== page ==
Michel Aupetit, the Archbishop of Paris, was rather new to his role when the Cathédrale Notre-Dame de Paris fire pushed him into the spotlight. But Aupetit was more than ready to take his place in the public square, says Samuel Gregg. In a book review for The University Bookman, Gregg considers the archbishop’s role in the representing the Catholic faith:
Archbishops of Paris have traditionally been seen as representative of Catholicism in France and setting the tone for how the Church engages with French society, especially since the Enlightenment and the Revolution. Some, like the late Cardinal Jean-Marie Lustiger, proved a spectacular success. Others such as Lustiger’s immediate predecessor Cardinal François Marty were largely invisible. Some, most notably Cardinal Emmanuel Suhard who served as Paris’s archbishop during World War II, made some significant errors of judgment while navigating the darks years of the Occupation.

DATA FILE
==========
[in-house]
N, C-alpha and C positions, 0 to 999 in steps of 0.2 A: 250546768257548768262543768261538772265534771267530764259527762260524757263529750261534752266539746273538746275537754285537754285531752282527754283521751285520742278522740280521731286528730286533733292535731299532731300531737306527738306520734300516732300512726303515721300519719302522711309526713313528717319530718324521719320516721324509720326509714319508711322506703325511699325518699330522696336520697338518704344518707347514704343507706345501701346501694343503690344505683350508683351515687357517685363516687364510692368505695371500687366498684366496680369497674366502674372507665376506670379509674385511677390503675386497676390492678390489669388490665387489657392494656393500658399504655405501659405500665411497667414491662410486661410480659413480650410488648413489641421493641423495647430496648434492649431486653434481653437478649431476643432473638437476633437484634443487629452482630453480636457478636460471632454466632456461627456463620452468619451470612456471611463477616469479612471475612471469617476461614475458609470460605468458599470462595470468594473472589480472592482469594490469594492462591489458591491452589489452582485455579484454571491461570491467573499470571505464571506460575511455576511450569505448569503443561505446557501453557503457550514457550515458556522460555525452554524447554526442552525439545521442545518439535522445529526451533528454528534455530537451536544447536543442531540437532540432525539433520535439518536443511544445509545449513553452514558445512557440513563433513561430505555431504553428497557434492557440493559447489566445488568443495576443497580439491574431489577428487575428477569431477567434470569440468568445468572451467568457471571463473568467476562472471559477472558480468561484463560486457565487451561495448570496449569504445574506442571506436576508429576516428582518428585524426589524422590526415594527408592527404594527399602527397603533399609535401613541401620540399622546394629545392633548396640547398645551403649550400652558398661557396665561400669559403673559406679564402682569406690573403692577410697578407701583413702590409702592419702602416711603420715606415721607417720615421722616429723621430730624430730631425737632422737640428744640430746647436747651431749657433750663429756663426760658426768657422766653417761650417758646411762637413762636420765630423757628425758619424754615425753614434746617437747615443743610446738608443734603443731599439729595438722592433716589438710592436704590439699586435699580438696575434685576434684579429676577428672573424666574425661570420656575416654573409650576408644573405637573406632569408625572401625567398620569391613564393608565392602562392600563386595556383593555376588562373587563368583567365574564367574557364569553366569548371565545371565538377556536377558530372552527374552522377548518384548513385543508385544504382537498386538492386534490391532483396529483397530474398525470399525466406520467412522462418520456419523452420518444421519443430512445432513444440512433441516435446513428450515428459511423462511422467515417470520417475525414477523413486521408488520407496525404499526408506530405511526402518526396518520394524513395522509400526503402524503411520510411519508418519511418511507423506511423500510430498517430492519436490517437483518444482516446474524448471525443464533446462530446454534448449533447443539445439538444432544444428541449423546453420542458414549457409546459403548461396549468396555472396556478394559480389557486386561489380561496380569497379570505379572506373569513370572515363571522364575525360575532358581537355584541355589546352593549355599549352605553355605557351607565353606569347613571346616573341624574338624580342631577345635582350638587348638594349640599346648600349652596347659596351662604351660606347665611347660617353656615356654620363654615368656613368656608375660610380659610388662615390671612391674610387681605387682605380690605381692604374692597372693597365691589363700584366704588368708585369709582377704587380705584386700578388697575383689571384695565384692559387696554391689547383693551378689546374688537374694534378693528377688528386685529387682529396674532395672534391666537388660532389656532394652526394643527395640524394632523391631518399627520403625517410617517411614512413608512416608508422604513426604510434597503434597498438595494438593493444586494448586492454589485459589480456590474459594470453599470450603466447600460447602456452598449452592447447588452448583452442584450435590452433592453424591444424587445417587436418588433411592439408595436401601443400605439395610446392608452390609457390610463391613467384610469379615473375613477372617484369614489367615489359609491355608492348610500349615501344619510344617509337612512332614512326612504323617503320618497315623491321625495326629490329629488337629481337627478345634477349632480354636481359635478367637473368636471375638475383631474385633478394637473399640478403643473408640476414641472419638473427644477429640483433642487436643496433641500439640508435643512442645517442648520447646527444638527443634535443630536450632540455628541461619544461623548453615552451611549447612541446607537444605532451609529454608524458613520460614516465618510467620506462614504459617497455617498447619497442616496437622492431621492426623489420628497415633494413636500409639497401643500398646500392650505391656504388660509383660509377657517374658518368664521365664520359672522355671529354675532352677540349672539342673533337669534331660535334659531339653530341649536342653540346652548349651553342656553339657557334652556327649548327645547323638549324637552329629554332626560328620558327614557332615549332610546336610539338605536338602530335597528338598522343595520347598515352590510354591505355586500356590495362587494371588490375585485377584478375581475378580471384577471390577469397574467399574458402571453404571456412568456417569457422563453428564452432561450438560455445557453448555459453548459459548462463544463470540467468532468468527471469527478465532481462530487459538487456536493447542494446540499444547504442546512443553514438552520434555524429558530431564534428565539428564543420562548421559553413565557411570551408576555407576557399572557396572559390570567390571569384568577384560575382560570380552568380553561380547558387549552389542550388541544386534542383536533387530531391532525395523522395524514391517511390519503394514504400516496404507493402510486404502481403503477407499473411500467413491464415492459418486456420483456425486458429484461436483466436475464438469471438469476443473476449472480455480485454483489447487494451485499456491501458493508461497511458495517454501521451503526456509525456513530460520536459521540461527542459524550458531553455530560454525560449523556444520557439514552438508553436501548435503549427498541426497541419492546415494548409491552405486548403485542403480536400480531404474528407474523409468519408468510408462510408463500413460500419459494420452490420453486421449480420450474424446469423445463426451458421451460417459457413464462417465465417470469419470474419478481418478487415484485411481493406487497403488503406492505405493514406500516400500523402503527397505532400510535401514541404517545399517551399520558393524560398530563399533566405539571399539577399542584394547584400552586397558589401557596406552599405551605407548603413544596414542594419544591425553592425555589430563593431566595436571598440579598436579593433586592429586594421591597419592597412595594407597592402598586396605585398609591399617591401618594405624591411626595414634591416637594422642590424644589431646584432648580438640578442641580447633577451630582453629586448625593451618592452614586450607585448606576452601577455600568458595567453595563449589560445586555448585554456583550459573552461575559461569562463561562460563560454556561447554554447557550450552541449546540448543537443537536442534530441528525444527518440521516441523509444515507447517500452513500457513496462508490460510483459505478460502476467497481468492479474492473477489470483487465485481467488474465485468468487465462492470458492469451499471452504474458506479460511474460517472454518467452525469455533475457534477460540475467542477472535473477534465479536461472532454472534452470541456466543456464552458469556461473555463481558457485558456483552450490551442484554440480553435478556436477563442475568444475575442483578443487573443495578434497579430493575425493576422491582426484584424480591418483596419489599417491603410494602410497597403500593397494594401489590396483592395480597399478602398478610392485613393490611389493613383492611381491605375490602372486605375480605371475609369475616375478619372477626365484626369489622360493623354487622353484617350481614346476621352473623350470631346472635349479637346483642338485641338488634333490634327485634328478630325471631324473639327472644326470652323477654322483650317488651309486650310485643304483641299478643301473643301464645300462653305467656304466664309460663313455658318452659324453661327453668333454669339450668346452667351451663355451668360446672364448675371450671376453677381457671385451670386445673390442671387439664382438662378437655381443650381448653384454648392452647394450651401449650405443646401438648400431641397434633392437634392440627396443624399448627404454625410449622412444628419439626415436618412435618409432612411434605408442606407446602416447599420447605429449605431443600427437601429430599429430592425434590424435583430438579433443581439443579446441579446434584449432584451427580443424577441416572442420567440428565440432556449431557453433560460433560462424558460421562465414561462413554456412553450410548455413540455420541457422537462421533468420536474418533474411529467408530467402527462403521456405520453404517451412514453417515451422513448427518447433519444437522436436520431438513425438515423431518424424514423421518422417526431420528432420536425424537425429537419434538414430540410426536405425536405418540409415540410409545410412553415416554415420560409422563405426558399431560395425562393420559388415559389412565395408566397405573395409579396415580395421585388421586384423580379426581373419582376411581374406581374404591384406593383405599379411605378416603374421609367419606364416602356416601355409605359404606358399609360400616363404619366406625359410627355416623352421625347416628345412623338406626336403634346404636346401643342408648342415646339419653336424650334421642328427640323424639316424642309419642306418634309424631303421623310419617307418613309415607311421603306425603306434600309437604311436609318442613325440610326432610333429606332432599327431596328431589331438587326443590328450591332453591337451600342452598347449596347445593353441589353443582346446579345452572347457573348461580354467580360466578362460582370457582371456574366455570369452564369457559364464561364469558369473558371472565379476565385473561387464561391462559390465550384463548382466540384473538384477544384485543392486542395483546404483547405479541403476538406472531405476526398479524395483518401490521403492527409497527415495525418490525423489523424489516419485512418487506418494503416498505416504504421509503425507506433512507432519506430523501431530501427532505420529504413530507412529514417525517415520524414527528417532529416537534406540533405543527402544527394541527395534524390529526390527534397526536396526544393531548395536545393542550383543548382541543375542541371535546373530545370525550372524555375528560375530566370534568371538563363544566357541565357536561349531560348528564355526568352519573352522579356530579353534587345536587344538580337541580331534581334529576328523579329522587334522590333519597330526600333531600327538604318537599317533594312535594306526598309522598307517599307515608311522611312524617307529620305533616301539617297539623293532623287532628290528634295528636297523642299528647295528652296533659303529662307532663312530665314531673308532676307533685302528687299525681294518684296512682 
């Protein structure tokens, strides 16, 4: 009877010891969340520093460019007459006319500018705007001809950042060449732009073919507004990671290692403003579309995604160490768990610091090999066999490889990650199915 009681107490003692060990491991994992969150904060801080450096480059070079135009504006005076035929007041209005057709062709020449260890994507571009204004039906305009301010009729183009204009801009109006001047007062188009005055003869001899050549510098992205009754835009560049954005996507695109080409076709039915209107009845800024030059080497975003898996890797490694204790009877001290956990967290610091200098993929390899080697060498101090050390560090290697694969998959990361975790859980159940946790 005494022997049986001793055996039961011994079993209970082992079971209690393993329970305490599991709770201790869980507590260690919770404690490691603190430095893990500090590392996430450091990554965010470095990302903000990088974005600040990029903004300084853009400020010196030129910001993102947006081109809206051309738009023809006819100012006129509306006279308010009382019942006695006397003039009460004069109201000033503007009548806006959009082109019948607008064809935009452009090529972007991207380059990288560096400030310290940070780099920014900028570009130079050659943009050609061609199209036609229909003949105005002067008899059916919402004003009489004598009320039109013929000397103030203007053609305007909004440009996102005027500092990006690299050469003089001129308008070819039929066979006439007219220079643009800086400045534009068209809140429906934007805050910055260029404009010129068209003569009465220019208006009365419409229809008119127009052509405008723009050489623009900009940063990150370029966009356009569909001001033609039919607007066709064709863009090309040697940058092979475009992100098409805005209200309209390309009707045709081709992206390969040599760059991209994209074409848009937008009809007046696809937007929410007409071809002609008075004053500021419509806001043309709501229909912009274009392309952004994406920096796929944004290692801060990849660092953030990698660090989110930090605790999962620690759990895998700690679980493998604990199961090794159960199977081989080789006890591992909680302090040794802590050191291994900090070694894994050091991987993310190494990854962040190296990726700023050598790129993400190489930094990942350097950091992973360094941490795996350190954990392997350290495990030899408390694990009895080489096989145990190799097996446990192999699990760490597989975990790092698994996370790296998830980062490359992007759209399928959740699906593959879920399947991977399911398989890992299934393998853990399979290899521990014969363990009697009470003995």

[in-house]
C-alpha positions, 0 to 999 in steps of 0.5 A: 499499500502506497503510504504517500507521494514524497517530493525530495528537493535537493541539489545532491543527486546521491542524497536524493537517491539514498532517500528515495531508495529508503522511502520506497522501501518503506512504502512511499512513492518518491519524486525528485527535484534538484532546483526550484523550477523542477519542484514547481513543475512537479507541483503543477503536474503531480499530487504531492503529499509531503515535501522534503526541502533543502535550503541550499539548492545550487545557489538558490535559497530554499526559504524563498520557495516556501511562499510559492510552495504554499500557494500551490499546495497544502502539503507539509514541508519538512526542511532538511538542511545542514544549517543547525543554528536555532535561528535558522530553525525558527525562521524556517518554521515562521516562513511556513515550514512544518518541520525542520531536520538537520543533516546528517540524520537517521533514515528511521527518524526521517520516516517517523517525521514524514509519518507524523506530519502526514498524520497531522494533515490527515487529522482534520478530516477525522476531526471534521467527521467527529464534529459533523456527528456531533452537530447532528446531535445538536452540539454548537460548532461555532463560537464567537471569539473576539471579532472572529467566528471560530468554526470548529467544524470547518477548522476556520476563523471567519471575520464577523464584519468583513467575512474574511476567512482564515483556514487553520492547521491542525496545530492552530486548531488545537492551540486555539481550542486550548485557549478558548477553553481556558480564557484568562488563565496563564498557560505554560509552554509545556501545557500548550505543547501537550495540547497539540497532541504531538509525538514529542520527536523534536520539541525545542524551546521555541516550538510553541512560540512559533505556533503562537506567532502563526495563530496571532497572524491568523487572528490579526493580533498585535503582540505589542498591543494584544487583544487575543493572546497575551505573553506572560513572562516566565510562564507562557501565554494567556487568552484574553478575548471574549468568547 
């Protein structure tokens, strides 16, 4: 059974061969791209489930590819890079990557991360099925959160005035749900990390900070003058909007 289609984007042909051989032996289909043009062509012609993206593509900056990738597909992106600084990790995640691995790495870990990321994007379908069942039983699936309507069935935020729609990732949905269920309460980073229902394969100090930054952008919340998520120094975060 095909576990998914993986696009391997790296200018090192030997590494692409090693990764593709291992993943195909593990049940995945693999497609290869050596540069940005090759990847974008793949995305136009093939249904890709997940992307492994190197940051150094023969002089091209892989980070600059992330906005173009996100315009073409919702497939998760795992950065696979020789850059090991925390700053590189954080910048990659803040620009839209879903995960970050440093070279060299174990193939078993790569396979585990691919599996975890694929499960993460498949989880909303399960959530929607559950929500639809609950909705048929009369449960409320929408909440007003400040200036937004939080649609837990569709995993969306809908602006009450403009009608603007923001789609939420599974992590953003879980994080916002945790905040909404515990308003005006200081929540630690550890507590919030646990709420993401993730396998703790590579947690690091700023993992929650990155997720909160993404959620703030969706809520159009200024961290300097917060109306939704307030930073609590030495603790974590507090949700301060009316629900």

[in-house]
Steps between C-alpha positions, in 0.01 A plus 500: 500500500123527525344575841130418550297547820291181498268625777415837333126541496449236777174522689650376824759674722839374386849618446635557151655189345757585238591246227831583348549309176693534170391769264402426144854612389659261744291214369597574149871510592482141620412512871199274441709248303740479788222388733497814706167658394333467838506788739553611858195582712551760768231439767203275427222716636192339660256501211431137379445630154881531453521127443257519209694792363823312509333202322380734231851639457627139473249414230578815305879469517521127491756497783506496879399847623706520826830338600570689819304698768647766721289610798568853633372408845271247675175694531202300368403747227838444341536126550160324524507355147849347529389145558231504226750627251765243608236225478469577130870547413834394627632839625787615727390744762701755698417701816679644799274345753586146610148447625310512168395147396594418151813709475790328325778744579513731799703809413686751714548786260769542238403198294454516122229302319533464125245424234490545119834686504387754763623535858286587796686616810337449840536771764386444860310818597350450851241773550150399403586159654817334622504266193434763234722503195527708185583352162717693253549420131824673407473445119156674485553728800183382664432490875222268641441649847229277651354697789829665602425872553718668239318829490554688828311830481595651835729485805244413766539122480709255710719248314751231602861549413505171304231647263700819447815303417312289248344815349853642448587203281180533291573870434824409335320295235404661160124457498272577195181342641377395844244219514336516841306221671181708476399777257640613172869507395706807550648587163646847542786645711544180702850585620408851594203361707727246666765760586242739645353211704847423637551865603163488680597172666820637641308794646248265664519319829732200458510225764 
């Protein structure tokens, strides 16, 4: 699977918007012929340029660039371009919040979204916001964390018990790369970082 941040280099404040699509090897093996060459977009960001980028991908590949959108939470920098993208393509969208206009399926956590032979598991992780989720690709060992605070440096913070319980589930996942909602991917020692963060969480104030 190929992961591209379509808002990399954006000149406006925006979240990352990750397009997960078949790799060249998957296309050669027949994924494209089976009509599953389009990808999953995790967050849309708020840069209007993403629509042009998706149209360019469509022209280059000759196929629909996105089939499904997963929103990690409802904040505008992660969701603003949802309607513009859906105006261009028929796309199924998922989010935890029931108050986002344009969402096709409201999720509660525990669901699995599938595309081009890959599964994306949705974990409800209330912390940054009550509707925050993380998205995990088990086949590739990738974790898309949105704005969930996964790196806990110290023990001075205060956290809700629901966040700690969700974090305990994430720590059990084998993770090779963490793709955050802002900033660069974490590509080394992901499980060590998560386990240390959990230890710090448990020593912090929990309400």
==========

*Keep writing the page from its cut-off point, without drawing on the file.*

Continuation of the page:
During April 2019, however, Aupetit proved that he is likely to be a formidable successor to these men. For one thing, he managed the difficult task of underscoring that Notre-Dame is, first and foremost, a Catholic place of worship while simultaneously conveying the sense that the Cathedral’s history since the 1789 Revolution has also made it a type of metaphorical “parish” of those many Frenchmen who live at several removes from Catholic France. The delicacy with which Aupetit articulated these seemingly contradictory positions permitted him to publicly rebuke President Emmanuel Macron when his official address to the nation somehow failed to mention Catholics among the groups affected by Notre-Dame’s burning, while also speaking about Notre-Dame in a way that even the most hardened French atheist found difficult not to be moved by.
Aupetit’s ability to straddle both worlds may owe something to his background, which is unconventional for a French Catholic clergyman.